Source: The Daily Beast
The hunt is on for a new kind of Covid vaccine — one that works equally well on current and future forms of the virus. Researchers at the National Institutes of Health in think they’ve found an approach that could lead them to a long-lasting jab. As a bonus, it also might work on other coronaviruses, not just the SARS-CoV-2 virus that causes COVID.
The key to the NIH’s potential vaccine design is a part of the virus called the “spine helix” — a coil-shaped structure inside the spike protein, the part of the virus that helps it grab onto and infect our cells. Lots of current vaccines target the spike protein, not specifically target the spine helix.
The great thing about the spine helix, from an immunological standpoint, is that it doesn’t mutate. At least, it hasn’t mutated yet, three years into the COVID pandemic. So a vaccine that binds the spine helix in SARS-CoV-2 should hold up for a long time, and should also work on all the other coronaviruses that also include the spine helix.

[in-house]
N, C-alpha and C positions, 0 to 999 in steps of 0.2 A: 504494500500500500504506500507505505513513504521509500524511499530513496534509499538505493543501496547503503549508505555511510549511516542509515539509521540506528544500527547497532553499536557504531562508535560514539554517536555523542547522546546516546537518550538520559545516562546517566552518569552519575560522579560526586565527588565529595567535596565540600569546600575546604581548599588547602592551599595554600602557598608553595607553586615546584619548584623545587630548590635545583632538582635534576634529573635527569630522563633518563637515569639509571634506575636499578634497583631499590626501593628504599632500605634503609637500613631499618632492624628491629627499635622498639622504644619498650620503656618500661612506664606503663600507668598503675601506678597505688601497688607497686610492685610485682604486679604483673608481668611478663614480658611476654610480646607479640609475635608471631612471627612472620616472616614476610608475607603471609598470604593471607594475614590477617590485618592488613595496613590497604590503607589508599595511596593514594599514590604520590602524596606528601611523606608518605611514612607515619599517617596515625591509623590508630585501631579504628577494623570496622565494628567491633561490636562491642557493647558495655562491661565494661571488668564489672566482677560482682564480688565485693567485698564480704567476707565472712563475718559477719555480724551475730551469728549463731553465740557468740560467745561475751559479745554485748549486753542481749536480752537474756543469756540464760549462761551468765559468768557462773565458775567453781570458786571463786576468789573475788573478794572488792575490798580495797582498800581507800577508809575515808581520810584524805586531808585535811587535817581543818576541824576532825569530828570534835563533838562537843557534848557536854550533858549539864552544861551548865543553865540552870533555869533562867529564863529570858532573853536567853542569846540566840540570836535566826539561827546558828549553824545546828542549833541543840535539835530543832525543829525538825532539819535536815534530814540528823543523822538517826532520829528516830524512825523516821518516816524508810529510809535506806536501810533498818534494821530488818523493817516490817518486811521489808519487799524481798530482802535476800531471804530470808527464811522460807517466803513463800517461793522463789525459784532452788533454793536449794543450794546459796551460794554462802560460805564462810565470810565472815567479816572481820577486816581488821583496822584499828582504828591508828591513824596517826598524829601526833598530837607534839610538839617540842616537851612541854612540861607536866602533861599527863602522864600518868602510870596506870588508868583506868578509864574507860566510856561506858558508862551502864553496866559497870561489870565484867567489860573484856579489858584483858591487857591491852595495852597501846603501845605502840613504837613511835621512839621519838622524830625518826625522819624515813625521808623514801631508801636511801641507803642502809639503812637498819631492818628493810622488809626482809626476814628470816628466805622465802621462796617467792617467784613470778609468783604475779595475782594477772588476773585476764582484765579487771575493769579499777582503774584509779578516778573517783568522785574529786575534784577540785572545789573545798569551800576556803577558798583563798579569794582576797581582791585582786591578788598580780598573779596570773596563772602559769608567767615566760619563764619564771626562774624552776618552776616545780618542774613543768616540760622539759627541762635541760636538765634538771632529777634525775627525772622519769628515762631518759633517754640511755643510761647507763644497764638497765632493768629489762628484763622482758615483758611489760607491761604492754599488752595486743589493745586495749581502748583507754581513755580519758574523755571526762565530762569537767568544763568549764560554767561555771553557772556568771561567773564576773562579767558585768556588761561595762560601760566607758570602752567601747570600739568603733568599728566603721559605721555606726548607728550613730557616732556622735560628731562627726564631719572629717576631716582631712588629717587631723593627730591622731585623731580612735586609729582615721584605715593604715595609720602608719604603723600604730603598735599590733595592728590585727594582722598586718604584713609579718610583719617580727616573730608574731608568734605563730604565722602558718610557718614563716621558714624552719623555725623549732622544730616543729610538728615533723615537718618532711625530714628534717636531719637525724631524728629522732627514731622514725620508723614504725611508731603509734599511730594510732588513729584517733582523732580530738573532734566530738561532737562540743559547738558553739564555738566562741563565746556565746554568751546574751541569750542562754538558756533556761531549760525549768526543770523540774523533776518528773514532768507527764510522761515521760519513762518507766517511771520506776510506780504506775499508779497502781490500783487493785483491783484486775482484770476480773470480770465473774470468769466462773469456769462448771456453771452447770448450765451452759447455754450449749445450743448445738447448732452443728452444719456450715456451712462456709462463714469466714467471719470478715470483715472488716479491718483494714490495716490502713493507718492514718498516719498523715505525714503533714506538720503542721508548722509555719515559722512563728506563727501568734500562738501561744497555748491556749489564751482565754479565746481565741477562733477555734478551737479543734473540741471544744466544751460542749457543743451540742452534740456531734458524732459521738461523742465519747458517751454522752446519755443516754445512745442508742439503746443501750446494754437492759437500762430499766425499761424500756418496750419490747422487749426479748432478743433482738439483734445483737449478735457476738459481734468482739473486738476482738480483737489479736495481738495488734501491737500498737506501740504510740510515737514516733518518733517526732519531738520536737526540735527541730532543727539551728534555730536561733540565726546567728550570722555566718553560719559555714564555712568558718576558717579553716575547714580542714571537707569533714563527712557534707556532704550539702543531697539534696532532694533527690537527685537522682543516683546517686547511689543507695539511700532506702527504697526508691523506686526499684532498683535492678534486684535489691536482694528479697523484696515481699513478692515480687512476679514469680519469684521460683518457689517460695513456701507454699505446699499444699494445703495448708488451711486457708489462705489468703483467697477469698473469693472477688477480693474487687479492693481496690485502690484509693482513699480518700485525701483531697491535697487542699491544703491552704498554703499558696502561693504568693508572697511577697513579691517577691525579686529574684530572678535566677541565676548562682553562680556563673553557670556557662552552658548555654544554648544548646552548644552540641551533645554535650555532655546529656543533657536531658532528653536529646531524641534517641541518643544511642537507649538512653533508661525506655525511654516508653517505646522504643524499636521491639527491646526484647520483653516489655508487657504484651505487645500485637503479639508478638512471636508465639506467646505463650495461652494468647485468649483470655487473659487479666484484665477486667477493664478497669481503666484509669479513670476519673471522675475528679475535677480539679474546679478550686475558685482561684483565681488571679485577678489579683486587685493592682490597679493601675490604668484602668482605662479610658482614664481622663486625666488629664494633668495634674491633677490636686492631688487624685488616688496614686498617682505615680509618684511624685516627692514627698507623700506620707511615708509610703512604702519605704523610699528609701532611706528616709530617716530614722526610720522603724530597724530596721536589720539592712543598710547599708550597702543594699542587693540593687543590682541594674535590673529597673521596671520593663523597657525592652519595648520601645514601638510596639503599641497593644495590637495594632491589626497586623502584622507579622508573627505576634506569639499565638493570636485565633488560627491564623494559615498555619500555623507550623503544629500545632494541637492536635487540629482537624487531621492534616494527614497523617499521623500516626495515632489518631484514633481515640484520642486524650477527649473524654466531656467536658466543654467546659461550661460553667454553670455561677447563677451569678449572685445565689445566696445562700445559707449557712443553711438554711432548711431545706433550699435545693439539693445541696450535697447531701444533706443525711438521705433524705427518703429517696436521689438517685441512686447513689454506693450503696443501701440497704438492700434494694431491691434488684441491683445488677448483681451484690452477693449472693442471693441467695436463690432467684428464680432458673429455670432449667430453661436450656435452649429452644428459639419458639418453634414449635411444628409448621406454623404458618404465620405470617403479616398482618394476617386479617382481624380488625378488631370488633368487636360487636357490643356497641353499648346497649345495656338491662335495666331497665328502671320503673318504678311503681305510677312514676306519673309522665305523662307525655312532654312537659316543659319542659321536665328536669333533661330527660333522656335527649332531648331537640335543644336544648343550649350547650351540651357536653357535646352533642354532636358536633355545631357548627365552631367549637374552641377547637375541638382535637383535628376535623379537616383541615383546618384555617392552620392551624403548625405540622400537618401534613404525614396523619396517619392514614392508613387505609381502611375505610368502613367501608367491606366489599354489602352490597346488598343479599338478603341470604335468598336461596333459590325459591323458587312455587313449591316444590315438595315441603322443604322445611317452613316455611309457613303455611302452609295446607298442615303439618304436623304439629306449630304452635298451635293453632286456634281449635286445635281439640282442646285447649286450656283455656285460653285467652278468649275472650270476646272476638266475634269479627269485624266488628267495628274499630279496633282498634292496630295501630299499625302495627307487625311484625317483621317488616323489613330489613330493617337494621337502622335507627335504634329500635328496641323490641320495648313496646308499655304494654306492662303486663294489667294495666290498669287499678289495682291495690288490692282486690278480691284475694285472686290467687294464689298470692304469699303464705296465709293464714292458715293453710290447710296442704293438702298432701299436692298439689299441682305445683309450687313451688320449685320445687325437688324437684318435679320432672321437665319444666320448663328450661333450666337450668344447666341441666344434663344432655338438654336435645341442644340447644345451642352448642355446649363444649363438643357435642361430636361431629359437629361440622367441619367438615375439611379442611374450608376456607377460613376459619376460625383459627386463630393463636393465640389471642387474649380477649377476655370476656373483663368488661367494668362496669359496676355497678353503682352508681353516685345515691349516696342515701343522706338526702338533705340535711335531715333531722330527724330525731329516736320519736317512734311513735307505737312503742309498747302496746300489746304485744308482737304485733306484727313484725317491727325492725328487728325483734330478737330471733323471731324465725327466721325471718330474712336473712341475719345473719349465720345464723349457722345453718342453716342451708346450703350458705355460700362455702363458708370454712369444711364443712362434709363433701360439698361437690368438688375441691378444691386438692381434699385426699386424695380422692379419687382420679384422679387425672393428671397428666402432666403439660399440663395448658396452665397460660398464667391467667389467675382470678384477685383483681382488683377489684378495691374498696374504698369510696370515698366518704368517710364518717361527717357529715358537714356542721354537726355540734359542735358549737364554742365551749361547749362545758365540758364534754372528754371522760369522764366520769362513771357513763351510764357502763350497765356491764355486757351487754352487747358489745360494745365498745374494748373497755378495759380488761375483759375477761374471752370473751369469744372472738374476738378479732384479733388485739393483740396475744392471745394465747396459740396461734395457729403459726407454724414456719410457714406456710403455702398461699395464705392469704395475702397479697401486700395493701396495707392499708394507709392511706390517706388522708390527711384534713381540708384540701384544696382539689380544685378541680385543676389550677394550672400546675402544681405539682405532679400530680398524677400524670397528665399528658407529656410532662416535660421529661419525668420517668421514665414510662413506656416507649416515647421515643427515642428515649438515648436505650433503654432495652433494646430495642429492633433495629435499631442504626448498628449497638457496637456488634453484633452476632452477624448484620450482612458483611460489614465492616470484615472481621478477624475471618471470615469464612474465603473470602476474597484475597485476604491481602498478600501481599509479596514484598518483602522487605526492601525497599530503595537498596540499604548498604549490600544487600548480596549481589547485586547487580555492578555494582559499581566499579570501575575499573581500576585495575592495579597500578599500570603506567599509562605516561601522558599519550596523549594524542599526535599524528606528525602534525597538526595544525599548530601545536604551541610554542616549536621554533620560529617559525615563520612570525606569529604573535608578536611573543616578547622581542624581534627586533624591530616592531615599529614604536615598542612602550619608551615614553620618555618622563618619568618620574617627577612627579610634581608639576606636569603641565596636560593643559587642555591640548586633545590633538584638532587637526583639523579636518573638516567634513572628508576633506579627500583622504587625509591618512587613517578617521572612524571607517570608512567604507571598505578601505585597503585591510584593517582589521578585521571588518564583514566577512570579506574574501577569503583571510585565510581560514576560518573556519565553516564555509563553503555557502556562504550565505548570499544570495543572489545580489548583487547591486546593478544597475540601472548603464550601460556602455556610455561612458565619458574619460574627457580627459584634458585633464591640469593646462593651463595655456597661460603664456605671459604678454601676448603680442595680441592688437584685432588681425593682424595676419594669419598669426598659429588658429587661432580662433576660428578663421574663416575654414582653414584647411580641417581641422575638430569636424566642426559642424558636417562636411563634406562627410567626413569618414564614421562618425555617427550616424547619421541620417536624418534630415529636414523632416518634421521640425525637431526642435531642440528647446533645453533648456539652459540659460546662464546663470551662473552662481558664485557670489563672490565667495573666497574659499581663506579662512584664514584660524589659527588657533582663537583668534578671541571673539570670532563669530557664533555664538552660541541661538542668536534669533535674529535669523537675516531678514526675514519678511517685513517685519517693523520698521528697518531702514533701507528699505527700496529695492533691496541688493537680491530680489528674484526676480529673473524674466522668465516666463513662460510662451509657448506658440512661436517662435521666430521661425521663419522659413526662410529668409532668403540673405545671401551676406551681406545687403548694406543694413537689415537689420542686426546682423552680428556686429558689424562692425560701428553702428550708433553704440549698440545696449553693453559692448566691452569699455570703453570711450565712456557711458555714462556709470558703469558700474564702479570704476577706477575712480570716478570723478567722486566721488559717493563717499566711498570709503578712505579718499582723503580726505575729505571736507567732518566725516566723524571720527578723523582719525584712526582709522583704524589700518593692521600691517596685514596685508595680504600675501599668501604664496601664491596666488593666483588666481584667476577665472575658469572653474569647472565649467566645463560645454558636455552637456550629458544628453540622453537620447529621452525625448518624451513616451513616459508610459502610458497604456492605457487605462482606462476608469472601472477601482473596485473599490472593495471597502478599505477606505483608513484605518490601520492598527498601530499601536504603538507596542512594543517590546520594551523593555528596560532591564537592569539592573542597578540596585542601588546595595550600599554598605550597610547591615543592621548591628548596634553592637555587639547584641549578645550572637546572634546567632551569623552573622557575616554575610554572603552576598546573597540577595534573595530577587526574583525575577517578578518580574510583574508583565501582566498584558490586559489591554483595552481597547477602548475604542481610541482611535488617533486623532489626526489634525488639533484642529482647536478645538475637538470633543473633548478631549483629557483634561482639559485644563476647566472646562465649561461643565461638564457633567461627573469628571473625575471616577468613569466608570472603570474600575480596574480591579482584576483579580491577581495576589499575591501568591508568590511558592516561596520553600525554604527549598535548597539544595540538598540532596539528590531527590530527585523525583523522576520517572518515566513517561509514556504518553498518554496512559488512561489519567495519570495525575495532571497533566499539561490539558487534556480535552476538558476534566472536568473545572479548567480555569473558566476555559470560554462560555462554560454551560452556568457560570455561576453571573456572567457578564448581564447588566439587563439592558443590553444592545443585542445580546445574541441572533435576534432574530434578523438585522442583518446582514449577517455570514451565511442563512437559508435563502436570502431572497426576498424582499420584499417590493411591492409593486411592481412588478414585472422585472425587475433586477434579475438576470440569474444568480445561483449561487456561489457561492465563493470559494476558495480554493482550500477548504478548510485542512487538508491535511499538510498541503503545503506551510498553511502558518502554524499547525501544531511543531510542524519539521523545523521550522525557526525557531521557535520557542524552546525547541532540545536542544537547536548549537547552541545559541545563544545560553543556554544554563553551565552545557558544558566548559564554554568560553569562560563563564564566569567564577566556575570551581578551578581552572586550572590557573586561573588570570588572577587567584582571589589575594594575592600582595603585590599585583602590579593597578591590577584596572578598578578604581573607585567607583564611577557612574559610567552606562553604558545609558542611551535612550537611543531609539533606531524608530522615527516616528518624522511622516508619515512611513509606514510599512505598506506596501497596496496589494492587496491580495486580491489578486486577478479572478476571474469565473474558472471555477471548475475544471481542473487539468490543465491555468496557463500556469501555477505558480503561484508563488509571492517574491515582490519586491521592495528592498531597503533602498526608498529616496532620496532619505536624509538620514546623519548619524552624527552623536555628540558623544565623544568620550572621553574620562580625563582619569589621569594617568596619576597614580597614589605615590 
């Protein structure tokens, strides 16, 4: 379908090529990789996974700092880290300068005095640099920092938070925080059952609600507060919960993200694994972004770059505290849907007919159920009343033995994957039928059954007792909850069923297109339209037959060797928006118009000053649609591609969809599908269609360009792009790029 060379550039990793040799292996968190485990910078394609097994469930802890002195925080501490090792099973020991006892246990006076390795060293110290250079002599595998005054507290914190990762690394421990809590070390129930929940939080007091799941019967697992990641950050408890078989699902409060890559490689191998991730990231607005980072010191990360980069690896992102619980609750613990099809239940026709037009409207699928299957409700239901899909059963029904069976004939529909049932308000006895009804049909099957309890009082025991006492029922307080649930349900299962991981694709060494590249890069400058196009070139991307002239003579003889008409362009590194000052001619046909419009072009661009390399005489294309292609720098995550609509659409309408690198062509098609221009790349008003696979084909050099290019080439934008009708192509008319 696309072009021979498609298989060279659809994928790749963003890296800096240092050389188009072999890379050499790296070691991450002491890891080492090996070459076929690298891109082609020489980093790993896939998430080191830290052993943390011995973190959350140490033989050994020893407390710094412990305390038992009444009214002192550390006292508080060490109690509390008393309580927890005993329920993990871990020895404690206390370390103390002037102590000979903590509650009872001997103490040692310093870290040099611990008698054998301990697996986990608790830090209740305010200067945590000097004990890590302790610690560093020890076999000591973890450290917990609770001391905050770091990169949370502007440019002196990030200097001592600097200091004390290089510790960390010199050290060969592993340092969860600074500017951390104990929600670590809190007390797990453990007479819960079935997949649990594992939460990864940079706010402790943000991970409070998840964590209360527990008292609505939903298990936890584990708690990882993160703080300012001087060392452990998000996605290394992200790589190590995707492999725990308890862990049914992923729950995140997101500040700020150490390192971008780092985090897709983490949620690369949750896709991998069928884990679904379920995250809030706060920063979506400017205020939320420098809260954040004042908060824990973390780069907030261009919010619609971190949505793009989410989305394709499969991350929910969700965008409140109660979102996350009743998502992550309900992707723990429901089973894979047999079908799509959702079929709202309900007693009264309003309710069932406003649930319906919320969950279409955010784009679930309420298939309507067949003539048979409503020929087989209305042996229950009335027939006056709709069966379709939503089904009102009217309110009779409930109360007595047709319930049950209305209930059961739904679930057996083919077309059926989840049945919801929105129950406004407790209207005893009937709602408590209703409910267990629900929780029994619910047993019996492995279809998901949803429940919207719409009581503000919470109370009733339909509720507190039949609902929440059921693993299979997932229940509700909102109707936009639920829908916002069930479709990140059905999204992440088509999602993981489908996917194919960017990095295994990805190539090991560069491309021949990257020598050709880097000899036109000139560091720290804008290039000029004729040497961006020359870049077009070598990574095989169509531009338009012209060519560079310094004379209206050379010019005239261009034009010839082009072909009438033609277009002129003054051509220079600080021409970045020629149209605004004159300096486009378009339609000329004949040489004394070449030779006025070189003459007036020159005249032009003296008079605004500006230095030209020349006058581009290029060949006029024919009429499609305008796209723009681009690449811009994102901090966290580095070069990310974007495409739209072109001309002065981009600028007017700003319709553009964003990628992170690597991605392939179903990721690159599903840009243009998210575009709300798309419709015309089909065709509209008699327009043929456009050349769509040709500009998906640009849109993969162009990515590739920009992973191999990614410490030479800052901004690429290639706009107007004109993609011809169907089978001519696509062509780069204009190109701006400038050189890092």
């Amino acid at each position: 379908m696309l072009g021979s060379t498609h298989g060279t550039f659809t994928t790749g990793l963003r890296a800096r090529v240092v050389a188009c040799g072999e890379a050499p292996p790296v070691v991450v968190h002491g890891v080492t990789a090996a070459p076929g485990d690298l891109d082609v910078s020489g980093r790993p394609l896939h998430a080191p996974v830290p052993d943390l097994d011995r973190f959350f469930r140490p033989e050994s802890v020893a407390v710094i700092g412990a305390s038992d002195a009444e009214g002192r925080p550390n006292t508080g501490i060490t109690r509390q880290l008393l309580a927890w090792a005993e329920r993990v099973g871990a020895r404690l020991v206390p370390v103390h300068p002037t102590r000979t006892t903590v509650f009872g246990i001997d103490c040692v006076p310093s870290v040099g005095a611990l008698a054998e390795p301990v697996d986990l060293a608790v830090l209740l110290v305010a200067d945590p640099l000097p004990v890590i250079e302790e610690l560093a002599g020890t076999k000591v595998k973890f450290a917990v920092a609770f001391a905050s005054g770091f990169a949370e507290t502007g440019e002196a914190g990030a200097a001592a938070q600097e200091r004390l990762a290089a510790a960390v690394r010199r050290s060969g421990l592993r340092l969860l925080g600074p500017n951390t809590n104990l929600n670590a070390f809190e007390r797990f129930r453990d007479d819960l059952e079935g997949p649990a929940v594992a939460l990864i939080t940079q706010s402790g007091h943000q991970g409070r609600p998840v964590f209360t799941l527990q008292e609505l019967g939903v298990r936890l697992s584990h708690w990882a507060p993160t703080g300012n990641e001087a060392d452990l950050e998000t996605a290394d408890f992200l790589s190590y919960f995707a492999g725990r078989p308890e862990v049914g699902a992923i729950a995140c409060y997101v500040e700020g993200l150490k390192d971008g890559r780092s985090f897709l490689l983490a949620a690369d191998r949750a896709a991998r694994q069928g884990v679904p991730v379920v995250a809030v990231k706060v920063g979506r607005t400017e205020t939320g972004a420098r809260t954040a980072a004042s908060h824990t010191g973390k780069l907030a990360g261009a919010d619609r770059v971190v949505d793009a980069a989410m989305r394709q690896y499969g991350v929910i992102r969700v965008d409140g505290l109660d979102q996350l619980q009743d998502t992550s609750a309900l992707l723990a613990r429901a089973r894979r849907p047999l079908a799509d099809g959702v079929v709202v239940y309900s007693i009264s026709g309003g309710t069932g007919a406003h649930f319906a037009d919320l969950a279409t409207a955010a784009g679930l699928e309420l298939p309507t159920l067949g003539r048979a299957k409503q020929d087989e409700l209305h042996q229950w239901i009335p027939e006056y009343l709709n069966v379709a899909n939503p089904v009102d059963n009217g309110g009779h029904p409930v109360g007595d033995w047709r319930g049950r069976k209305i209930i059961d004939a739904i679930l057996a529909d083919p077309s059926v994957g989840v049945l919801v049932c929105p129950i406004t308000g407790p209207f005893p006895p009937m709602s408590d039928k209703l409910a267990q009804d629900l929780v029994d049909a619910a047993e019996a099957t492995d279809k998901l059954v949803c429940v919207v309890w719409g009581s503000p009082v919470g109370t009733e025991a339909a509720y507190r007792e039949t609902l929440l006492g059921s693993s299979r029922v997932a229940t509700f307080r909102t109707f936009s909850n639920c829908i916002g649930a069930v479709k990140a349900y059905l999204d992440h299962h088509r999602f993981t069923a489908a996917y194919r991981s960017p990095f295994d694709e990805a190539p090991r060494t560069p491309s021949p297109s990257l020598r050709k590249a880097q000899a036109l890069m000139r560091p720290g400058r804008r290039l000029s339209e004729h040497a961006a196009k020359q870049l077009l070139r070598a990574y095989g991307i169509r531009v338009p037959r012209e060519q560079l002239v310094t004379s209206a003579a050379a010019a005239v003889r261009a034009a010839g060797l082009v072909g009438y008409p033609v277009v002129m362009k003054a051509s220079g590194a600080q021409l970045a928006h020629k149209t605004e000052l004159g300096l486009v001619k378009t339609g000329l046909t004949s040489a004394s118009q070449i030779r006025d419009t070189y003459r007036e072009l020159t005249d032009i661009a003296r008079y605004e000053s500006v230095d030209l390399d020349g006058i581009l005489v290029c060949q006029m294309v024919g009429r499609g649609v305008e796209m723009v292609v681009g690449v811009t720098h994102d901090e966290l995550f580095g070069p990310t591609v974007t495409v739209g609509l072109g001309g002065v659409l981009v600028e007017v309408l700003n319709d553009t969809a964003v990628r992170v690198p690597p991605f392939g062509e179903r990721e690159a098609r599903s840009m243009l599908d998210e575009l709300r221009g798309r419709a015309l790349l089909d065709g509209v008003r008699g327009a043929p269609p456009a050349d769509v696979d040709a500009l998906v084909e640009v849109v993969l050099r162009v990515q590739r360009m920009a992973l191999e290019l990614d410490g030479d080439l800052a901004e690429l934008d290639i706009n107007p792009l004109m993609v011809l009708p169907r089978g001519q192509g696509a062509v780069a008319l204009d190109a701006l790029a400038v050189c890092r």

To test their hypothesis, the NIH researchers extracted antibodies from 19 recovering COVID patients and tested them on samples of five different coronaviruses, including SARS-CoV-2, SARS-CoV-1 and MERS. Of the 55 different antibodies, most zeroed in on parts of the virus that tend to mutate a lot. Just 11 targeted the spine helix. But those 11 that went after the spine helix worked better, on average, on four of the coronaviruses.
It’s unclear how they stack up against antibodies that are more specific. In other words, a spine-helix jab might work against a bunch of different but related viruses, but work less well against any one virus than a jab that’s tailored specifically for that virus.
There’s a lot of work to do before a spine-helix vaccine might be available at the corner pharmacy. Additional studies could contradict the NIH team’s results. The new vaccine design might not work as well on people as it does on hamsters. And the harder the pharmaceutical industry has to work to produce a vaccine, and the more vaccine it has to pack into a single dose in order to compensate for lower potency, the less cost-effective a vaccine becomes for mass-production.
Maybe a spine-helix jab is in our future. Or maybe not. Either way, it’s encouraging that scientists are making incremental progress toward a more universal coronavirus vaccine. One that could work for many years on a wide array of related viruses.
COVID for one isn’t going anywhere. And with each mutation, it risks becoming unrecognizable to the current vaccines. What we need is a vaccine that’s mutation-proof.